Wolff says he went against the grain and developed relationships with tenants in Long Island City because everybody used to talk to him there. "In Manhattan, they throw you down the stairs," he quipped. "I saw that this was something I could really do well in."

He and Godt sold a number of buildings on 57th Street to LeFrak and soon started their own firm, G.W. Michaels. "We had a very good first year, '69 to '70," he remembered, "and then the market seemed to dry up. We were living on our receivables." Godt eventually moved out to Colorado where he later died. Wolff began running the business, which by then was thriving. "With the territory came a fancy car, fancier relationships, free tickets to events," Wolff explained, pointing to a drawerful of Knicks tickets. Arthur Lerner would kill for these," he said referring to Newmark's vice chairman. That's why they're locked up."

"He's really a ticket broker and not a real estate broker," ribbed Katz.

A former college basketball player, Wolff keeps a hoop in his office, as well as a mounting collection of hats.

G.W. Michaels developed a solid reputation representing firms such as Cityberg Bancorp; Colgate-Palmolive; Kolberg Kravis Roberts, the American Civil Liberties Union, Bechtel; Hudson Securities Inc., U.S. Shoe, Hart & Marx, the Vertical Club and Memorial Sloan Kettering.

Whenever there was a problem, Katz saw, Wolff "always knew how to bring everything to the next level."

One time, she recalled, she needed a signature and the approval of a new landlord, an off-shore company. Wolff knew someone who knew someone else who represented someone with a power of attorney and they got the required signature in record speed.

"You build up the kind of business and relationships," he said, "so that people will look at us and say 'that's a great firm."'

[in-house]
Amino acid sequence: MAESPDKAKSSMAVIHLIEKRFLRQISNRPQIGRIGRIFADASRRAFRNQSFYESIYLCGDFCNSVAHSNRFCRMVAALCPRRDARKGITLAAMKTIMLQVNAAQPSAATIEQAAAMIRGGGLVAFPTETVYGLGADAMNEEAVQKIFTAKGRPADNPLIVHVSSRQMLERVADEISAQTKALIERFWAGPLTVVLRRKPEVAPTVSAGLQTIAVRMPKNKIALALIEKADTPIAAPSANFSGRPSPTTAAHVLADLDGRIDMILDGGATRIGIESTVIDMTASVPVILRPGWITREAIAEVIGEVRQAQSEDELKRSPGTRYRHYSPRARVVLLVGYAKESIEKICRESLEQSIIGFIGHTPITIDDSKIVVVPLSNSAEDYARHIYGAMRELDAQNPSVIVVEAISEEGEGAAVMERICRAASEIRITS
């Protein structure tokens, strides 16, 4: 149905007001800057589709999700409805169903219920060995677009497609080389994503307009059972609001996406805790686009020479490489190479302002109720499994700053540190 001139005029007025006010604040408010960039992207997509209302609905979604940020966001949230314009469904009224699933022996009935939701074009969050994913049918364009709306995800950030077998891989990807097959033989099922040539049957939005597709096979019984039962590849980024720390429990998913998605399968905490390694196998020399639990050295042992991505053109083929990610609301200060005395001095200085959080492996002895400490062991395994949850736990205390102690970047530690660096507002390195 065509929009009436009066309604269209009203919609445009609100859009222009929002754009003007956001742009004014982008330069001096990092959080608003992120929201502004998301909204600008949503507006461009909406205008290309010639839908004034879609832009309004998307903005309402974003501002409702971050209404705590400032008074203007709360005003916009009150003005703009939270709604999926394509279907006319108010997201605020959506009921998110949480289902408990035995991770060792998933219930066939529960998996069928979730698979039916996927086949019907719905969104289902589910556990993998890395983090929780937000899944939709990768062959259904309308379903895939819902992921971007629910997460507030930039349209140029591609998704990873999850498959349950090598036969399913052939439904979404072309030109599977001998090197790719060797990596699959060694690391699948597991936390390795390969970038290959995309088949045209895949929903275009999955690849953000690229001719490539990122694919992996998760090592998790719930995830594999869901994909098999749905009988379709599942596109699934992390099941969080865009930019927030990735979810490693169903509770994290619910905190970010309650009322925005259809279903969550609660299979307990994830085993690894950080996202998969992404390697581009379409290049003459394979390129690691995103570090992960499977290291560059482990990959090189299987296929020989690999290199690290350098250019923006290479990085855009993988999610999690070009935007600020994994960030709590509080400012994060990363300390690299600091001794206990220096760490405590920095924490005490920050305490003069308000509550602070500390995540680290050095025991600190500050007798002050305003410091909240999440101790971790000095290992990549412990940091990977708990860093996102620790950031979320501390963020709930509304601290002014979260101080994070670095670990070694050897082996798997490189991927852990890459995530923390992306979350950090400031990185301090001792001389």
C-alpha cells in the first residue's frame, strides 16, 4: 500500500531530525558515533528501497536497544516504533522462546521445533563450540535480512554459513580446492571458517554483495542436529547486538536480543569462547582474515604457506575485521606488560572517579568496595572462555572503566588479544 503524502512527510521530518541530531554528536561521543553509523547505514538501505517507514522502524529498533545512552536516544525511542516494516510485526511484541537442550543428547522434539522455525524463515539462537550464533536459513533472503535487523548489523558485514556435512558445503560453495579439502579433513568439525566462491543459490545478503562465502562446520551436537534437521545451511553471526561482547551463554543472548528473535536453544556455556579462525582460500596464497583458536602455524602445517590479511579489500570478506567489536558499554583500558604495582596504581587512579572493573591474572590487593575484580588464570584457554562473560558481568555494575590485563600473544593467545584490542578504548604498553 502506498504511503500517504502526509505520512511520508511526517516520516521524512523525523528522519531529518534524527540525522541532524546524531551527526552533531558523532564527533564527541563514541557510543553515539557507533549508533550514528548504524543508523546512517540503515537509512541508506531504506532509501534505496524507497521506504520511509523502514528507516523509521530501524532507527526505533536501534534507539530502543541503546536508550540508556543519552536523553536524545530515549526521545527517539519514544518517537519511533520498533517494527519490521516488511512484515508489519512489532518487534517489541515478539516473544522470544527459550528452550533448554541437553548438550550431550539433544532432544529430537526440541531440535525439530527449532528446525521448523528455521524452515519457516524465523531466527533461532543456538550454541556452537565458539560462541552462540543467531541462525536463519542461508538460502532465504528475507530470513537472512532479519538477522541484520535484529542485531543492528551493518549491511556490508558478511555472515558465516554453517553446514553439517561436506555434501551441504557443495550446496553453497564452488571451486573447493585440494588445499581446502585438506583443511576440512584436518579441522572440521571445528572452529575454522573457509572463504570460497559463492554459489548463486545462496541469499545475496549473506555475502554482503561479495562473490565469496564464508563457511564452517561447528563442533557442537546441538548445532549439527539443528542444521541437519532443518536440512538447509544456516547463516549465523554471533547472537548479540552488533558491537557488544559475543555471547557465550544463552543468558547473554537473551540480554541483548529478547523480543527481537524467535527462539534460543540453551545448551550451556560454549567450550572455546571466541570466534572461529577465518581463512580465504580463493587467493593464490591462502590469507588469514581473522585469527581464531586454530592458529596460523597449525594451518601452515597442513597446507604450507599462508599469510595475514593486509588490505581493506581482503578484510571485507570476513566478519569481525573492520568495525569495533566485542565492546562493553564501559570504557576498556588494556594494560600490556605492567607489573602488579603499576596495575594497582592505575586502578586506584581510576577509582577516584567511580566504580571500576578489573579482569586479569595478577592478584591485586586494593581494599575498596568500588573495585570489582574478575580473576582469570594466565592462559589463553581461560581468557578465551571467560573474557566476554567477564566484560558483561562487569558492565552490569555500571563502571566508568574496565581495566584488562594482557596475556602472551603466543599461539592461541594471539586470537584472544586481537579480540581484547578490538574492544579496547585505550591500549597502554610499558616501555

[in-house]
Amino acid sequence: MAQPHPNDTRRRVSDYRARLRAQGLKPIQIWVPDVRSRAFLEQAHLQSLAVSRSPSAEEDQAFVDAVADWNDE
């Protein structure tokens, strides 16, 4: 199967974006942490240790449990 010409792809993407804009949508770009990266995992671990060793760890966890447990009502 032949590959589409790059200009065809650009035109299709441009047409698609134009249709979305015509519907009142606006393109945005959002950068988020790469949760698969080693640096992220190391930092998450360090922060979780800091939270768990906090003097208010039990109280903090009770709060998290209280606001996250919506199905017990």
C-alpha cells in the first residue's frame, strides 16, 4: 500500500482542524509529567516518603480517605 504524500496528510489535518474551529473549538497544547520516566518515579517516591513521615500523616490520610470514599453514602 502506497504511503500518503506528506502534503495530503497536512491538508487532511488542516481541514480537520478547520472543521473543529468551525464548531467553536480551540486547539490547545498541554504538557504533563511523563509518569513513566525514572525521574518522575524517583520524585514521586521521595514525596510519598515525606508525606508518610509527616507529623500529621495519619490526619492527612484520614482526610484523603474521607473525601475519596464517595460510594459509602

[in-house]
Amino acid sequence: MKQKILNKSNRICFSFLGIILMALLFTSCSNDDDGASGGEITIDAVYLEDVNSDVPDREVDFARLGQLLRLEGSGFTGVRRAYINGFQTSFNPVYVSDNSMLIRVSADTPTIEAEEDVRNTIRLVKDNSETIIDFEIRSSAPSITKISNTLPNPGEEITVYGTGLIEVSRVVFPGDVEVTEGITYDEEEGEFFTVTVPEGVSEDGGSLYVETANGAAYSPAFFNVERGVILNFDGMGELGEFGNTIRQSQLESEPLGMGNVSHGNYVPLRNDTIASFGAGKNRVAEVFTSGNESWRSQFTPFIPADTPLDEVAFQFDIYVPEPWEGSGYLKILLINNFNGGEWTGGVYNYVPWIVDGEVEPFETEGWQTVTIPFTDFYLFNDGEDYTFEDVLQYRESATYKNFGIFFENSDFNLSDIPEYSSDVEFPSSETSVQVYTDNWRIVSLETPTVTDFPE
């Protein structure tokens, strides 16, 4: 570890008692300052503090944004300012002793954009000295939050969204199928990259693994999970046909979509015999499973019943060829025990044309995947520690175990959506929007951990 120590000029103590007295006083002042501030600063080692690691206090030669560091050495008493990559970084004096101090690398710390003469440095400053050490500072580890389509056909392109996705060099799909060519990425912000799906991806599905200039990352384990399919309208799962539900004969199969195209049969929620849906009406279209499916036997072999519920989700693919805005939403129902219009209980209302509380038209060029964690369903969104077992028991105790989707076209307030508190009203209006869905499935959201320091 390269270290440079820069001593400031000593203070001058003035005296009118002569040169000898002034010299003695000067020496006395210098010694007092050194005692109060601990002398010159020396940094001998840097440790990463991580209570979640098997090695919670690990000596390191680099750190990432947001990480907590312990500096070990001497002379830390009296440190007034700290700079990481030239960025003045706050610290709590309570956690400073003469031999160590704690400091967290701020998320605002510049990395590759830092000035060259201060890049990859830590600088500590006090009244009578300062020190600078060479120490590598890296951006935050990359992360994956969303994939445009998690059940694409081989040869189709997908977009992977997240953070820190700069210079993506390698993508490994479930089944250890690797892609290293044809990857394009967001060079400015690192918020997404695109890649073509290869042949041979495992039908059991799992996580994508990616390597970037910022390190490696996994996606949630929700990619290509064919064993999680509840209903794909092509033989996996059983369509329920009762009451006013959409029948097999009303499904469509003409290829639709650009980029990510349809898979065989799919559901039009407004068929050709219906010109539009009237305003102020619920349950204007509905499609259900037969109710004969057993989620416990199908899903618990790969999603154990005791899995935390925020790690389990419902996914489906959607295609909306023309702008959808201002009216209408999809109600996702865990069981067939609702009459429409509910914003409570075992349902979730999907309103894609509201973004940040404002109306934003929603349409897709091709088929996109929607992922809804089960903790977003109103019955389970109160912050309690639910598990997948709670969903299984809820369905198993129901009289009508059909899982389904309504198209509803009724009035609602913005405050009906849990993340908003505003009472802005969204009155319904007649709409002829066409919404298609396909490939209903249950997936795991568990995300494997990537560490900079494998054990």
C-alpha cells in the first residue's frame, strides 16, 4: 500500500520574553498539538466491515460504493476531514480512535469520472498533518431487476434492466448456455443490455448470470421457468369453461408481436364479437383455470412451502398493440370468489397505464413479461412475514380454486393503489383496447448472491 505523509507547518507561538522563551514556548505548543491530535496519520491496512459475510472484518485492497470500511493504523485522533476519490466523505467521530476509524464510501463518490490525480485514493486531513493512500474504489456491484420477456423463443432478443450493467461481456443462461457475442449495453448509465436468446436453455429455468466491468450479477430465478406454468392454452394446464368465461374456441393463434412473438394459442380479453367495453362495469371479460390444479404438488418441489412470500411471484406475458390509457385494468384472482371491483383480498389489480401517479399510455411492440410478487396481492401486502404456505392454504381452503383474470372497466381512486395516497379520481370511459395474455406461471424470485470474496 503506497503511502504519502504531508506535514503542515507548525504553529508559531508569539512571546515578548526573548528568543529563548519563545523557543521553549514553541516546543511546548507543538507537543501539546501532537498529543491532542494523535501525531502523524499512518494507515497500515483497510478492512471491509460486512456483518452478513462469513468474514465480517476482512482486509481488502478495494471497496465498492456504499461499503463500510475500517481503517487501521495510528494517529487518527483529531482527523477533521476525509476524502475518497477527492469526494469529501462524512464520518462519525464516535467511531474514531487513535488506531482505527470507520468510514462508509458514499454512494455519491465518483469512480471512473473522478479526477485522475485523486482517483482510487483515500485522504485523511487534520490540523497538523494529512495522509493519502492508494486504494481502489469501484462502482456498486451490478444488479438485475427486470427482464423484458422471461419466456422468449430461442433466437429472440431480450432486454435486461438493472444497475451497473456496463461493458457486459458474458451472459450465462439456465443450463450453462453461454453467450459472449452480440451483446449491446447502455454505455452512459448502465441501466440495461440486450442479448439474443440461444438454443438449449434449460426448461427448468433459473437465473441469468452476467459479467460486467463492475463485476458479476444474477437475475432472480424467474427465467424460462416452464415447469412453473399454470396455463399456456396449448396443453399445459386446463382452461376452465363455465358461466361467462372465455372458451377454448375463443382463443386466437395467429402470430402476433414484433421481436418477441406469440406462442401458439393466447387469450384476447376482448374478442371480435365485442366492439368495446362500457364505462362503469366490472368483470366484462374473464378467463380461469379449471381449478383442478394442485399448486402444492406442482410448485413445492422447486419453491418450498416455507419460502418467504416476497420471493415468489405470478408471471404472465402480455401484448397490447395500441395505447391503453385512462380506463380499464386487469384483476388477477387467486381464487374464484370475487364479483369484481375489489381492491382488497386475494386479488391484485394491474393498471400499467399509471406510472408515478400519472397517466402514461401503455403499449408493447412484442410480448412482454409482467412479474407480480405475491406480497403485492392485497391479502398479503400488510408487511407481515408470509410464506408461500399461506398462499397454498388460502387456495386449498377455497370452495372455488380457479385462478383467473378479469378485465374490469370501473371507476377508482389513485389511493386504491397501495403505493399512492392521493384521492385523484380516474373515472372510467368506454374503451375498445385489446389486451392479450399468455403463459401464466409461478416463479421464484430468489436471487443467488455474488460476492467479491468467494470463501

When Wolff made his decision to join Newmark, Harwood and Katz accepted offers to follow. The duo has exclusives such as Bernard Mendik's 305 East 63rd Street property, known as the Decorative Arts Center. "It's the first time Bernie ever gave an exclusive to an outside firm," noted Katz.

Harwood is the former chair of the Young Men's/Women's Real Estate Association and is co-chair with Bruce Mosler of the Real Estate Board of New York's Economic Development Committee.

Wolff is an adjunct professor of commercial real estate at New York University's Master of Science Program in Real Estate. Among his civic. activities, Wolff serves on the Board of Overseers of the Albert Einstein College of Medicine and is founder of the Real Estate Division of the American Organization for Rehabilitation Through Training (ORT) Foundation.

He is present of the Hommock's Park Ice Rink Association in Mamaroneck, is a member of the Larchmont Recreation Committee and a board member of the Larchmont Junior Soccer League.

Now, at Newmark, which represents owners and tenants and manages 23 million square feet of space, Wolff says he is acquiring relationships with brokers that are younger. "They are interested in my energy and my knowledge," he laughed, or, "is it their energy and my knowledge?"

"Newmark's a great firm," Katz added. When you come to a larger firm, there is an incredible amount of energy, but the information! You find out so much more information."

Wolff maintains a number of exclusives and is trying to see how they integrate with Newmark's properties.

"I feel stronger working with a group - working with Barry-it's exciting," he admitted.
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Title Annotation:firm of G.W. Michaels merges with Newmark and Company Real Estate Inc. Newmark Real Estate Services Inc.
Author:Weiss, Lois
Publication:Real Estate Weekly
Date:May 26, 1993
Words:1259